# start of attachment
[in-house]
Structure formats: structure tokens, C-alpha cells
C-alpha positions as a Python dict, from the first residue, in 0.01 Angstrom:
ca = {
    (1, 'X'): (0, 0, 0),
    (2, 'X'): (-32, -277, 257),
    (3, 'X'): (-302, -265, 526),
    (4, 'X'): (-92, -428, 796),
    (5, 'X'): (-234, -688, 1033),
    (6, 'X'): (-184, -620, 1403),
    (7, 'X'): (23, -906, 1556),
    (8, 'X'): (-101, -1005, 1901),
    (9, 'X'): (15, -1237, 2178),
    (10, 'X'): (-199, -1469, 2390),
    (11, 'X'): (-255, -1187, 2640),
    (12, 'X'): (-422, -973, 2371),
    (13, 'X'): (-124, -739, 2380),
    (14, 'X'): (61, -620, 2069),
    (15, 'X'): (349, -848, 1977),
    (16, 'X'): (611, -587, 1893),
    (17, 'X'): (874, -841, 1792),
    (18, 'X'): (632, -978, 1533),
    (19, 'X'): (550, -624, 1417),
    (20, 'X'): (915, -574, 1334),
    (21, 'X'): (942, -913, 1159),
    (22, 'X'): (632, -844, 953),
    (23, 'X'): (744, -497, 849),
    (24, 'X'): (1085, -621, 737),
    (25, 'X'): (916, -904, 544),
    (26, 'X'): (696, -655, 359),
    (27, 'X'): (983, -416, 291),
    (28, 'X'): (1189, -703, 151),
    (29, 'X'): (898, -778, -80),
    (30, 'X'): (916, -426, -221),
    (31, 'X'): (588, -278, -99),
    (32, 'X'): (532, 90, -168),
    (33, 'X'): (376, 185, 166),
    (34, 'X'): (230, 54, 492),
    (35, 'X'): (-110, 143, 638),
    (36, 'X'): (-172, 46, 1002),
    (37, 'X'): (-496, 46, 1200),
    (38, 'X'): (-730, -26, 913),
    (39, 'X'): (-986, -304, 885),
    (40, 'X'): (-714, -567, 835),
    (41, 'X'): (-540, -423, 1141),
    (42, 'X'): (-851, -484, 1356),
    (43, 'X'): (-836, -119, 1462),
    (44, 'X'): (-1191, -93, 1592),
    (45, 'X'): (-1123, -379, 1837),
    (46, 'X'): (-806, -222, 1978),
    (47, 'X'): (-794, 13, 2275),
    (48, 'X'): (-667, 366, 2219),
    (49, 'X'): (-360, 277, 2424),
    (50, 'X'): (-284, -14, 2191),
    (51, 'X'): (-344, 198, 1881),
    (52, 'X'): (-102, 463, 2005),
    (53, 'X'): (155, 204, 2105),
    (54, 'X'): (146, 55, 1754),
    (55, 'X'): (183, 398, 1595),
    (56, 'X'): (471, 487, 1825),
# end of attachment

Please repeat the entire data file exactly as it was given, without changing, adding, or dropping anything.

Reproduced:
[in-house]
Structure formats: structure tokens, C-alpha cells
C-alpha positions as a Python dict, from the first residue, in 0.01 Angstrom:
ca = {
    (1, 'X'): (0, 0, 0),
    (2, 'X'): (-32, -277, 257),
    (3, 'X'): (-302, -265, 526),
    (4, 'X'): (-92, -428, 796),
    (5, 'X'): (-234, -688, 1033),
    (6, 'X'): (-184, -620, 1403),
    (7, 'X'): (23, -906, 1556),
    (8, 'X'): (-101, -1005, 1901),
    (9, 'X'): (15, -1237, 2178),
    (10, 'X'): (-199, -1469, 2390),
    (11, 'X'): (-255, -1187, 2640),
    (12, 'X'): (-422, -973, 2371),
    (13, 'X'): (-124, -739, 2380),
    (14, 'X'): (61, -620, 2069),
    (15, 'X'): (349, -848, 1977),
    (16, 'X'): (611, -587, 1893),
    (17, 'X'): (874, -841, 1792),
    (18, 'X'): (632, -978, 1533),
    (19, 'X'): (550, -624, 1417),
    (20, 'X'): (915, -574, 1334),
    (21, 'X'): (942, -913, 1159),
    (22, 'X'): (632, -844, 953),
    (23, 'X'): (744, -497, 849),
    (24, 'X'): (1085, -621, 737),
    (25, 'X'): (916, -904, 544),
    (26, 'X'): (696, -655, 359),
    (27, 'X'): (983, -416, 291),
    (28, 'X'): (1189, -703, 151),
    (29, 'X'): (898, -778, -80),
    (30, 'X'): (916, -426, -221),
    (31, 'X'): (588, -278, -99),
    (32, 'X'): (532, 90, -168),
    (33, 'X'): (376, 185, 166),
    (34, 'X'): (230, 54, 492),
    (35, 'X'): (-110, 143, 638),
    (36, 'X'): (-172, 46, 1002),
    (37, 'X'): (-496, 46, 1200),
    (38, 'X'): (-730, -26, 913),
    (39, 'X'): (-986, -304, 885),
    (40, 'X'): (-714, -567, 835),
    (41, 'X'): (-540, -423, 1141),
    (42, 'X'): (-851, -484, 1356),
    (43, 'X'): (-836, -119, 1462),
    (44, 'X'): (-1191, -93, 1592),
    (45, 'X'): (-1123, -379, 1837),
    (46, 'X'): (-806, -222, 1978),
    (47, 'X'): (-794, 13, 2275),
    (48, 'X'): (-667, 366, 2219),
    (49, 'X'): (-360, 277, 2424),
    (50, 'X'): (-284, -14, 2191),
    (51, 'X'): (-344, 198, 1881),
    (52, 'X'): (-102, 463, 2005),
    (53, 'X'): (155, 204, 2105),
    (54, 'X'): (146, 55, 1754),
    (55, 'X'): (183, 398, 1595),
    (56, 'X'): (471, 487, 1825),